How to Eject a CD From Your Mac

This minHour teaches you how to eject a CD from your Mac, as well as how to remove a CD from an unresponsive CD drive. While the last few generations of Mac don't have CD drives, older Macs do, and CDs used in these Macs can sometimes get stuck or become unresponsive to the "Eject" key.

Ejecting Normally

Press your Mac’s ⏏ Eject button.

This key is in the top-right corner of your Mac’s keyboard. If the CD tray/slot is working correctly, the disk should slide right out.

  • The disk may take a few seconds to eject if you were using it immediately before pressing the Eject button.
  • If you’re attempting to eject from an external disk drive instead, press and hold the key until the disk pops out. Most external disk drives also have a physical button that you can press.
  • Some disk drives have a small pinhole in the front. You can insert a small paperclip or similar object into this hole and push to open manually the CD tray.

Press ⌘ Command and E together.

This keyboard shortcut will force your CD to eject if the key isn’t working but the CD drive is undamaged.

Use the Finder.

Open the Finder—which resembles a blue, face-shaped icon in your Mac’s Dock—then do the following:

  • Find the disk’s name under “Devices” on the left side of the window.
  • Click the “Eject” triangle icon to the right of the disk’s name.

Drag the disk icon into the trash.

Locate the disk icon on your computer’s desktop, click and drag it onto the Trash Can in the lower-right corner of the screen, and release the disk icon. This should prompt the CD to eject from your Mac.

Eject the disc with iTunes.

To do so:

  • Open iTunes
  • Click Controls in the upper-left side of the screen.
  • Click Eject Disc or Eject [Name of Disk] at the bottom of the drop-down menu.

Ejecting a Stuck Disk

Close any open apps.

Some CD drives—especially external ones—won’t respond to ejection commands if the CD is currently being used by an app. You can keep web browsers open, but make sure things like iTunes, media players, video games, and any other programs that might be using the disk are shut down.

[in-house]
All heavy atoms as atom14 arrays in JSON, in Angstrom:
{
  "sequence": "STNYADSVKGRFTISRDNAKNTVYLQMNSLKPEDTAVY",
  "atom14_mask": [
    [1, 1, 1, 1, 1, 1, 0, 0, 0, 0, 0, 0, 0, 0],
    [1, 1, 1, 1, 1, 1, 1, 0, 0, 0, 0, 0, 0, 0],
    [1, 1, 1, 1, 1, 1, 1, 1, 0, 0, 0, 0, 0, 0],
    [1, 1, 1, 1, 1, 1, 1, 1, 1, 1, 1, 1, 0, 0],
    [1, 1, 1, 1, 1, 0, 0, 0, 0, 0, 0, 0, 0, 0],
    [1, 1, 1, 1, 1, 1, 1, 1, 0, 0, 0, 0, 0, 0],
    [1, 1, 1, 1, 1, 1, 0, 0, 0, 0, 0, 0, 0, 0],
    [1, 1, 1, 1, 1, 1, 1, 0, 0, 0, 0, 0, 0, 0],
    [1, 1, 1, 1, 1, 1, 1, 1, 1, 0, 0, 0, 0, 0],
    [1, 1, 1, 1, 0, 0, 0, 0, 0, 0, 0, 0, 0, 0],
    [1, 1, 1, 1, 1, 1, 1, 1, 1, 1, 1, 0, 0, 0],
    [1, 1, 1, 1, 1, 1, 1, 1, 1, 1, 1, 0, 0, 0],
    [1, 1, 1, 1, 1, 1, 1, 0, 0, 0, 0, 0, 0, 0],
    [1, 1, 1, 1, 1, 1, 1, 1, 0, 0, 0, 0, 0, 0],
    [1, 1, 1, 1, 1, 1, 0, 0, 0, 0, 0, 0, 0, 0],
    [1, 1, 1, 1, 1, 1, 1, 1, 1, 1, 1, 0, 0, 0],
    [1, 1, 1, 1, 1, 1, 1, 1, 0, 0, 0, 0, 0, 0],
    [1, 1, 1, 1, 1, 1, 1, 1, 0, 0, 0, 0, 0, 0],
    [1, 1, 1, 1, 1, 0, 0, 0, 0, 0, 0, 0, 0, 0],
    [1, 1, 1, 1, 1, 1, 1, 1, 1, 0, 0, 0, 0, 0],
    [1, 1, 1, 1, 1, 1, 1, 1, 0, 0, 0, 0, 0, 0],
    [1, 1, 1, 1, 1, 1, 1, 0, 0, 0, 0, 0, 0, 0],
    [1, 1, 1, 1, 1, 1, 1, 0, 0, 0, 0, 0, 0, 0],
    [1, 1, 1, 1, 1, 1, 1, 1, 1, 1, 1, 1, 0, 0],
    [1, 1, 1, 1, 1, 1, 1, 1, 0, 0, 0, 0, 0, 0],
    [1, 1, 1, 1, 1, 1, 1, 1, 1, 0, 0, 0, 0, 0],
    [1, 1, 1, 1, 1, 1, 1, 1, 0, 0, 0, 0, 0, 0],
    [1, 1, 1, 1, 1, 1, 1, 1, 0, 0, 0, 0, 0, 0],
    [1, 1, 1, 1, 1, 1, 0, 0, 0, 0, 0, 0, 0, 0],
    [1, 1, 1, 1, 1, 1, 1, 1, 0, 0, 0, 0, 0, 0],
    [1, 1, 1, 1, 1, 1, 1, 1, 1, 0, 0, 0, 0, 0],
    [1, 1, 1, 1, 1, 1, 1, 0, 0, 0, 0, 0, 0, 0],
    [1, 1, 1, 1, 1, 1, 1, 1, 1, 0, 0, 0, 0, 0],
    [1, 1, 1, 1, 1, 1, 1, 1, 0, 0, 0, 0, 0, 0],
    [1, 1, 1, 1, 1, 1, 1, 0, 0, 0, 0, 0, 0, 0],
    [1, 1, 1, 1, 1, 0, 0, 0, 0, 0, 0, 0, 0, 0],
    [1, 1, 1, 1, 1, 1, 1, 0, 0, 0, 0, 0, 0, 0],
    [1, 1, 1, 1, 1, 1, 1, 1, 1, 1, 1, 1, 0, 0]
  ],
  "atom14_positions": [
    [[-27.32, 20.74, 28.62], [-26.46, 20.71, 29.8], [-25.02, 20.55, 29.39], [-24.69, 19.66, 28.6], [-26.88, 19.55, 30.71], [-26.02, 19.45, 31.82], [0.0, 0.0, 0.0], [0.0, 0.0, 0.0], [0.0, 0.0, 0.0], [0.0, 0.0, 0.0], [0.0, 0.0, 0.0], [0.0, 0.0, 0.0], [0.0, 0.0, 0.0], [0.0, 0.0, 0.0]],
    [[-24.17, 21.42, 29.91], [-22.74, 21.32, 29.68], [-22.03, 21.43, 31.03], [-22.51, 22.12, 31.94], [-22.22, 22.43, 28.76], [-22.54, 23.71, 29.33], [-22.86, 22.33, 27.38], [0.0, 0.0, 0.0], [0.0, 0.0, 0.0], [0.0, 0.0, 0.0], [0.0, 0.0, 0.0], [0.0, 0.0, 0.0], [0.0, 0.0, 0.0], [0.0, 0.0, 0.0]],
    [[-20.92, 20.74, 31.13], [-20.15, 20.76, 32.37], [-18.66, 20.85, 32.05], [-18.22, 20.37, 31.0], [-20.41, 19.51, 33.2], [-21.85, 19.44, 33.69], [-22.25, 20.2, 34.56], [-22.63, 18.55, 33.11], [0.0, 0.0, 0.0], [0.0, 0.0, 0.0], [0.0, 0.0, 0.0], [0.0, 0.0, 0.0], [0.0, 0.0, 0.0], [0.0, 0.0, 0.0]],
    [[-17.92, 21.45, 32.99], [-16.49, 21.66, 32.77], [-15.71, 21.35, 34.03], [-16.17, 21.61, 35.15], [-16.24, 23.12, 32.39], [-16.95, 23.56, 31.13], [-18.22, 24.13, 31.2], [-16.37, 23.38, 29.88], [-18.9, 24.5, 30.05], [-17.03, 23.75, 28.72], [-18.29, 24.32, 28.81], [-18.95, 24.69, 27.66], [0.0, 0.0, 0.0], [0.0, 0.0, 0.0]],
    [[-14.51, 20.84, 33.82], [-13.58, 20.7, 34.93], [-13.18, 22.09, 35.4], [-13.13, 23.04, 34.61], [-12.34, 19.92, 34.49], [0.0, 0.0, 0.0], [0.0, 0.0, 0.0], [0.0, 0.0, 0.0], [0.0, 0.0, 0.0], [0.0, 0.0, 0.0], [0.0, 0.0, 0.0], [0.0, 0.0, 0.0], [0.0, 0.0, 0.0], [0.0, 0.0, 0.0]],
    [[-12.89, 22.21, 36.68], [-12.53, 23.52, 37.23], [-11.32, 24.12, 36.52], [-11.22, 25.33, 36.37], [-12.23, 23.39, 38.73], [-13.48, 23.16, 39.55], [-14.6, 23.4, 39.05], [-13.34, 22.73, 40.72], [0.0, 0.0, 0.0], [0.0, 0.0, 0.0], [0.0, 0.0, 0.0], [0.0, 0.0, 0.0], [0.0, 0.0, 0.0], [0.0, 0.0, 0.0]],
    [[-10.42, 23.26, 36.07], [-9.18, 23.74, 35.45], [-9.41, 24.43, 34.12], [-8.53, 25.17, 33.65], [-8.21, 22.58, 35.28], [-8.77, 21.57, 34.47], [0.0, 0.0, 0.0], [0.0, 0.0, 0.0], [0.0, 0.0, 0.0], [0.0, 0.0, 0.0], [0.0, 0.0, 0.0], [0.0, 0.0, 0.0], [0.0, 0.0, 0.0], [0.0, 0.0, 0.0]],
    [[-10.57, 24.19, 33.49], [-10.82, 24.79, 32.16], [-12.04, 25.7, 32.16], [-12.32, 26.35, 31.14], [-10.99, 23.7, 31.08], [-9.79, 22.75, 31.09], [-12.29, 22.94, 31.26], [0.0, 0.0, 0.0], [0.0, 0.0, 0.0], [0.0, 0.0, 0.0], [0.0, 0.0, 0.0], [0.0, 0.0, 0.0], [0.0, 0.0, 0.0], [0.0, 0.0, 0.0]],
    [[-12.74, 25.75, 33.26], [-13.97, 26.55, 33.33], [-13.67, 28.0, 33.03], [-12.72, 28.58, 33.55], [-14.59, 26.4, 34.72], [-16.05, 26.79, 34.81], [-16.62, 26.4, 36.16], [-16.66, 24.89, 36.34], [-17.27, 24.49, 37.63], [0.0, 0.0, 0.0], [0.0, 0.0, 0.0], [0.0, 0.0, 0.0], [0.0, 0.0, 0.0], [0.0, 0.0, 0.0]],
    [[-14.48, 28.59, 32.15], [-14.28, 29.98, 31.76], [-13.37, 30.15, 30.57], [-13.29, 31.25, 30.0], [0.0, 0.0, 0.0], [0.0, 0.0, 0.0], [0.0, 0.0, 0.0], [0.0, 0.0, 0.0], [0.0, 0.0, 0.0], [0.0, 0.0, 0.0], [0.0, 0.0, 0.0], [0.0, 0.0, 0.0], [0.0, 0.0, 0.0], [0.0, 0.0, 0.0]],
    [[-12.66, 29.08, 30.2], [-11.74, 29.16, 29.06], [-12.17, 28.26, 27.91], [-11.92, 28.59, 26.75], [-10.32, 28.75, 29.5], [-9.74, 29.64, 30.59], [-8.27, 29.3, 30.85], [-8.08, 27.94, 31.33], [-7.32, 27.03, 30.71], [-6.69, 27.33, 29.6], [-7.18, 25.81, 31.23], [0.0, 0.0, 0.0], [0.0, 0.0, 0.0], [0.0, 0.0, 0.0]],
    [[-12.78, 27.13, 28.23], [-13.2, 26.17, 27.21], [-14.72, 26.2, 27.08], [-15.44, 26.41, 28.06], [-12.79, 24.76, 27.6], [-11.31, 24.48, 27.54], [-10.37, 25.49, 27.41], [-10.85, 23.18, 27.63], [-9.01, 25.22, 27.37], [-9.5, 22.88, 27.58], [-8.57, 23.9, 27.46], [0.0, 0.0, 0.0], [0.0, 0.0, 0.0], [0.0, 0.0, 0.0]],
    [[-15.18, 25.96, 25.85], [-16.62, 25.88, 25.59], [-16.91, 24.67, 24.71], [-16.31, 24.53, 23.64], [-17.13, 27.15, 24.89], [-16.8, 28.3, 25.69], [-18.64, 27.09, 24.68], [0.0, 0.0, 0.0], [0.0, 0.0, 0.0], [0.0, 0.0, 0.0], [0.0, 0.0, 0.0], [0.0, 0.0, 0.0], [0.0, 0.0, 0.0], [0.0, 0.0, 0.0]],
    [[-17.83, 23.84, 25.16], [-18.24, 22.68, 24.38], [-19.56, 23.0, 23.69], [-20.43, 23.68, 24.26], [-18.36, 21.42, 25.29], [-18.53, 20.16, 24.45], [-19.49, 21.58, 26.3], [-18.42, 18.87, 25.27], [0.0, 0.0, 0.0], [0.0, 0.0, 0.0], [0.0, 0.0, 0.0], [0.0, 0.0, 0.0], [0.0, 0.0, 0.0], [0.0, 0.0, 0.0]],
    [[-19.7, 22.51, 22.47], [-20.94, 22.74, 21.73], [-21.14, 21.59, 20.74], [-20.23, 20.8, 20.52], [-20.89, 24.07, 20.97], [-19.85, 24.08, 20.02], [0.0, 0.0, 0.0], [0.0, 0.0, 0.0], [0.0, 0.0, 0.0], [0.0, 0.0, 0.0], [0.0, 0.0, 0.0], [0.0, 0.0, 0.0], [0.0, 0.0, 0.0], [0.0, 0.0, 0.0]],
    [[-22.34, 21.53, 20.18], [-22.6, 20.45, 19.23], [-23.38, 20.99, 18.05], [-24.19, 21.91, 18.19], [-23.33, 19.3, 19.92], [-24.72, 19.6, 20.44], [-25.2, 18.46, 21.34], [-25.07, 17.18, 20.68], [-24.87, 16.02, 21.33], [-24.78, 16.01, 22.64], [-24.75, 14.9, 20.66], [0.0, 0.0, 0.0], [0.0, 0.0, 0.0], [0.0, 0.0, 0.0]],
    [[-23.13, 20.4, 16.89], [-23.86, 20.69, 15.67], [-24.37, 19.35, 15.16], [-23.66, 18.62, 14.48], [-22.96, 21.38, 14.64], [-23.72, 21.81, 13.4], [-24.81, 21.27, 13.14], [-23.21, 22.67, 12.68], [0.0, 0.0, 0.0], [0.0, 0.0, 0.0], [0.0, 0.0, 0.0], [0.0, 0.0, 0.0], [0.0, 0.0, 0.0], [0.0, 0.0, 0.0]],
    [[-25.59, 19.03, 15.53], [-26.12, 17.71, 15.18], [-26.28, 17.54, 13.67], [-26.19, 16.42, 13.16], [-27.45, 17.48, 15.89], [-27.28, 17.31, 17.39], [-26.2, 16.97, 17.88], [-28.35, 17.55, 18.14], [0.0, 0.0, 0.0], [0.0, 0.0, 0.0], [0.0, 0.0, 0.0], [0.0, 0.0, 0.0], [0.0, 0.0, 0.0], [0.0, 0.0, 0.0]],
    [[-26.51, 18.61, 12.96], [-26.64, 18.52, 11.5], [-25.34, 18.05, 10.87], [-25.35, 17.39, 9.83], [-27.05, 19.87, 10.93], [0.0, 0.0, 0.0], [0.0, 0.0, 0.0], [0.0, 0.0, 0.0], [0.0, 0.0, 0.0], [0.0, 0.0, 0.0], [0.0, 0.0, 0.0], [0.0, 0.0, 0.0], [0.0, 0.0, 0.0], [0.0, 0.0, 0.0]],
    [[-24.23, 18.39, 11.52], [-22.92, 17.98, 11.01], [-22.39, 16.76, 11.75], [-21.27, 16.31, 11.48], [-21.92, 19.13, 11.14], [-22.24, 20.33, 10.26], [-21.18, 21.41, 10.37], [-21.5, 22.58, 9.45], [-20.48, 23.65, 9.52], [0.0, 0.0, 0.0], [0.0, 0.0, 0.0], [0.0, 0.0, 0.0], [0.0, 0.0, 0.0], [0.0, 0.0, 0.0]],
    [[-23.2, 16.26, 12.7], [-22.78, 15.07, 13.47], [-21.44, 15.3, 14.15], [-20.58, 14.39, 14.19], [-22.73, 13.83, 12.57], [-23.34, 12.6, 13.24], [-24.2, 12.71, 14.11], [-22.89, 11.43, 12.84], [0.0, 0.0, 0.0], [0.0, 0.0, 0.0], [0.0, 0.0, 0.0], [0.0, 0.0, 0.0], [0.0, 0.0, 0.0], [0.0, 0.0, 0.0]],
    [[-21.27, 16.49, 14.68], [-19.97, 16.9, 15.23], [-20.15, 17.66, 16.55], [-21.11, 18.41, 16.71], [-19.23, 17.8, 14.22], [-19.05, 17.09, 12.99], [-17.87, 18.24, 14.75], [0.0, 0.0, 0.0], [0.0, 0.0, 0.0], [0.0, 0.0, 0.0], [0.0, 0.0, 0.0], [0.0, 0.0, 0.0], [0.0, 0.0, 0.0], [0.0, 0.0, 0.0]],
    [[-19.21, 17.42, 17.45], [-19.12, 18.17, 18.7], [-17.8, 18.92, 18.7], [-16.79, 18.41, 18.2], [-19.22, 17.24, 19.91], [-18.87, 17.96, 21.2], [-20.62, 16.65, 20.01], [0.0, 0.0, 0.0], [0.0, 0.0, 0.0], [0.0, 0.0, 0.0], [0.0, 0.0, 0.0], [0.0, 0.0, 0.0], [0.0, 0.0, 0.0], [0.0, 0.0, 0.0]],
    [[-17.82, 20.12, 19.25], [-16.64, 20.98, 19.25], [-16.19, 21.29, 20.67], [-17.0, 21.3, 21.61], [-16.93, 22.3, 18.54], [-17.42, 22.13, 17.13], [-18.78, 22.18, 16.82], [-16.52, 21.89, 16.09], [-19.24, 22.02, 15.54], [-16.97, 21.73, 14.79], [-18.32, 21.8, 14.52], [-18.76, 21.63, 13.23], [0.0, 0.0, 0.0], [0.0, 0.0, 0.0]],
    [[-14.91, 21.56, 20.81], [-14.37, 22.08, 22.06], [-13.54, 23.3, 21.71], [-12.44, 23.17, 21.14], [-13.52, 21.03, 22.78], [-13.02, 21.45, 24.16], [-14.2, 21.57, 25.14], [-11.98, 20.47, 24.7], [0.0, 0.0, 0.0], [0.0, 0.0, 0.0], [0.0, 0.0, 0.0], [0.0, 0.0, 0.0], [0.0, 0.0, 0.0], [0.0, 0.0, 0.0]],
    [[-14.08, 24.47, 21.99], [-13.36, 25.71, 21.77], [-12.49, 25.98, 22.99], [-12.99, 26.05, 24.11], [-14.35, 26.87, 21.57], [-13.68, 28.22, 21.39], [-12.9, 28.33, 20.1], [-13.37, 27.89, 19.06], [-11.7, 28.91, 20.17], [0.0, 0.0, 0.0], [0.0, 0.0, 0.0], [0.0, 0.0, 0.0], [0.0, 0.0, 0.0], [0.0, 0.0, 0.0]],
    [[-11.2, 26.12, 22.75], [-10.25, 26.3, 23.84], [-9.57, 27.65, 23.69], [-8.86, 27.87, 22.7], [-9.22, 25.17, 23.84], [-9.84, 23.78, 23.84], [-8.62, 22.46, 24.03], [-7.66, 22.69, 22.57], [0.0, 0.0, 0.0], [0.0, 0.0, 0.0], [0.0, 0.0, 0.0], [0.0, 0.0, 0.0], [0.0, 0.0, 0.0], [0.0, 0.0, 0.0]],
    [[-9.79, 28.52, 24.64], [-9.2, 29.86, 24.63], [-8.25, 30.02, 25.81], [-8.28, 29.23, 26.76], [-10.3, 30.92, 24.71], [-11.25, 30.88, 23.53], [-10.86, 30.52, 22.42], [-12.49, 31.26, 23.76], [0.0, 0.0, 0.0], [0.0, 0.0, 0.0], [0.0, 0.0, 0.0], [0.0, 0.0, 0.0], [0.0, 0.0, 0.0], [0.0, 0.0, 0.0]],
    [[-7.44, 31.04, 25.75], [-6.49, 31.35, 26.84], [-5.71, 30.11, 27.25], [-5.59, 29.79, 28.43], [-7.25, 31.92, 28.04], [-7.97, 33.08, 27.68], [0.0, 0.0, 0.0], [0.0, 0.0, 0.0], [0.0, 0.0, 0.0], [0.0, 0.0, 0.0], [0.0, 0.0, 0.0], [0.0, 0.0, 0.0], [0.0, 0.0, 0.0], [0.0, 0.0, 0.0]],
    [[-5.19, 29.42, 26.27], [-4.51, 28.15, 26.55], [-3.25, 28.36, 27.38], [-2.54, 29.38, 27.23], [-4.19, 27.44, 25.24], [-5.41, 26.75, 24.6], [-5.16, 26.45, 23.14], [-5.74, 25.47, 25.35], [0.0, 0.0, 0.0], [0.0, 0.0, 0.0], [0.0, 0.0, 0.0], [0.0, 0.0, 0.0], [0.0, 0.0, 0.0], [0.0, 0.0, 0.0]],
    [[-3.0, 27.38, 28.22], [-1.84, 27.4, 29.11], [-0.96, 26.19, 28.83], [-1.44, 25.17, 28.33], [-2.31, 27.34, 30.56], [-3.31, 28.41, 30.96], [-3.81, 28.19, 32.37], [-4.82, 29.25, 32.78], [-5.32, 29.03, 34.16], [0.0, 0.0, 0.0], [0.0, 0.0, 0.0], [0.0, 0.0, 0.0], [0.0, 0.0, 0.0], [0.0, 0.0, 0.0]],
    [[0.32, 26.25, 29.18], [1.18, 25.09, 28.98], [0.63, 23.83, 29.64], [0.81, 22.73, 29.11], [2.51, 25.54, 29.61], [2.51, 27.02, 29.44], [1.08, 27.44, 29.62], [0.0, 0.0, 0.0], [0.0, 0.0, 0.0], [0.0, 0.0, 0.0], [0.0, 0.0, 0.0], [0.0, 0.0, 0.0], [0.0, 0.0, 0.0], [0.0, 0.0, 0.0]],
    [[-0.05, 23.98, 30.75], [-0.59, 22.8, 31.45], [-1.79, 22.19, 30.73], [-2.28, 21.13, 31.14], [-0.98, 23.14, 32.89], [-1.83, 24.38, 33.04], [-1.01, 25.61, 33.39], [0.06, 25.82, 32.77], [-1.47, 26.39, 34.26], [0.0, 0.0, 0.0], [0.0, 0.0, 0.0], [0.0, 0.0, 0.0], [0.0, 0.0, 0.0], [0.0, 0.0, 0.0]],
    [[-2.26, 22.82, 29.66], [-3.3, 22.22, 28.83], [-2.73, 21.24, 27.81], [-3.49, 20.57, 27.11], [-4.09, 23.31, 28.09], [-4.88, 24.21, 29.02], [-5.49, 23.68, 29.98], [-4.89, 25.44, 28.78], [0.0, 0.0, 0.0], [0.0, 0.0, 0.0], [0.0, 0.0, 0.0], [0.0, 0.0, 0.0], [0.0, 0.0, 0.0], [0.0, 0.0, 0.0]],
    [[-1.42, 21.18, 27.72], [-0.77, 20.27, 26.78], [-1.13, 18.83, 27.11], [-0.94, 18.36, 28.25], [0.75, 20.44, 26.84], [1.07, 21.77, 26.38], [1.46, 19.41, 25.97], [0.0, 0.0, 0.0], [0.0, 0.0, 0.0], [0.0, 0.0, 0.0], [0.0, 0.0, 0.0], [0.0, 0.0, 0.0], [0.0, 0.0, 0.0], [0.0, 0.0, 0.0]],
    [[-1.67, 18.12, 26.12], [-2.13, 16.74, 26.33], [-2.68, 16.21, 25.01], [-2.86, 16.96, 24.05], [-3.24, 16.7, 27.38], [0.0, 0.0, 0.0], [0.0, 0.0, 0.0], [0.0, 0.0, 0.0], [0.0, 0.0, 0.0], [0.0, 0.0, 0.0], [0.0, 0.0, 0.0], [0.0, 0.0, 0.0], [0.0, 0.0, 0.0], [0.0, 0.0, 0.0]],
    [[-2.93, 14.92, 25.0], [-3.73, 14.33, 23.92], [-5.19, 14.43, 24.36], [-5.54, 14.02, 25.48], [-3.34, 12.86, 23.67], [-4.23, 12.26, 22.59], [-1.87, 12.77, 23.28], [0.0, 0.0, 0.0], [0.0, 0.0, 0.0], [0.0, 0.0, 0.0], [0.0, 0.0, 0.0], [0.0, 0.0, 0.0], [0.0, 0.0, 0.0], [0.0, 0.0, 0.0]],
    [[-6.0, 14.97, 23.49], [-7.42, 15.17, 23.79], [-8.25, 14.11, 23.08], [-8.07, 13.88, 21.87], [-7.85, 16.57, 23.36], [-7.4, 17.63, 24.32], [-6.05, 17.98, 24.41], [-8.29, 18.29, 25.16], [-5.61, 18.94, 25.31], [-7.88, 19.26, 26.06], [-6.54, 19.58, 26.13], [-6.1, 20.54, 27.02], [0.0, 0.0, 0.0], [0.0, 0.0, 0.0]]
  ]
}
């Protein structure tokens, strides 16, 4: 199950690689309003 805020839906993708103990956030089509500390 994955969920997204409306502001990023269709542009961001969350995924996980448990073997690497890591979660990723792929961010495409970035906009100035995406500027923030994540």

Tilt your Mac while ejecting the disk.

Angle the disk slot side of the Mac downward, then use one of the disk ejection techniques that you’d use for a working disk. Sometimes mechanical parts that drive the CD ejection can become weakened over time; gravity may provide the push you need to release the CD.

Restart your Mac

This will usually prompt your Mac to force the CD to eject upon starting back up.

  • If you use a traditional mouse with your Mac, make sure you’re holding down the left mouse button.

Use Disk Utility to open the CD tray.

Open Spotlight by clicking the magnifying glass icon, type disk utility into Spotlight, and click to open Disk Utility, then do the following:

  • Click your disk’s name in the left-hand side of the window.
  • Click Eject at the top of the window.

Use a Terminal command.

Click Spotlight, type in terminal, and click to open Terminal. Type drutil eject into Terminal and press ⏎ Return to force the CD drive open.

  • If this command doesn’t work, try typing in drutil tray eject instead.

Retry the above methods after giving your computer a break.

Shut down your computer for as long as possible (at least 10 minutes), then turn it back on and work through the above methods again to see if any of them work.

Take your computer to a professional.

If none of the above methods work, it’s most likely either because your CD drive itself no longer works, or because the CD in the CD drive is physically stuck. Take your computer to a computer repair store or an Apple store and allow a professional to physically remove the disc rather than attempting to do so yourself.


  • If you’re using an external CD drive with your Mac, you can remove a stuck CD by opening the CD drive’s casing, finding the pinhole, and inserting a small object (e.g., a bent paperclip) into it until the CD slides out. The only way that this won’t work is if the CD itself is jammed, at which point you’ll either have to dismantle the CD drive yourself or take the drive into a professional.


  • Macs no longer come with CD drives, which means that they don’t come with Eject buttons either. You can still use the Finder, keyboard shortcuts, iTunes, or disk icon methods to eject a CD from an external drive, however.

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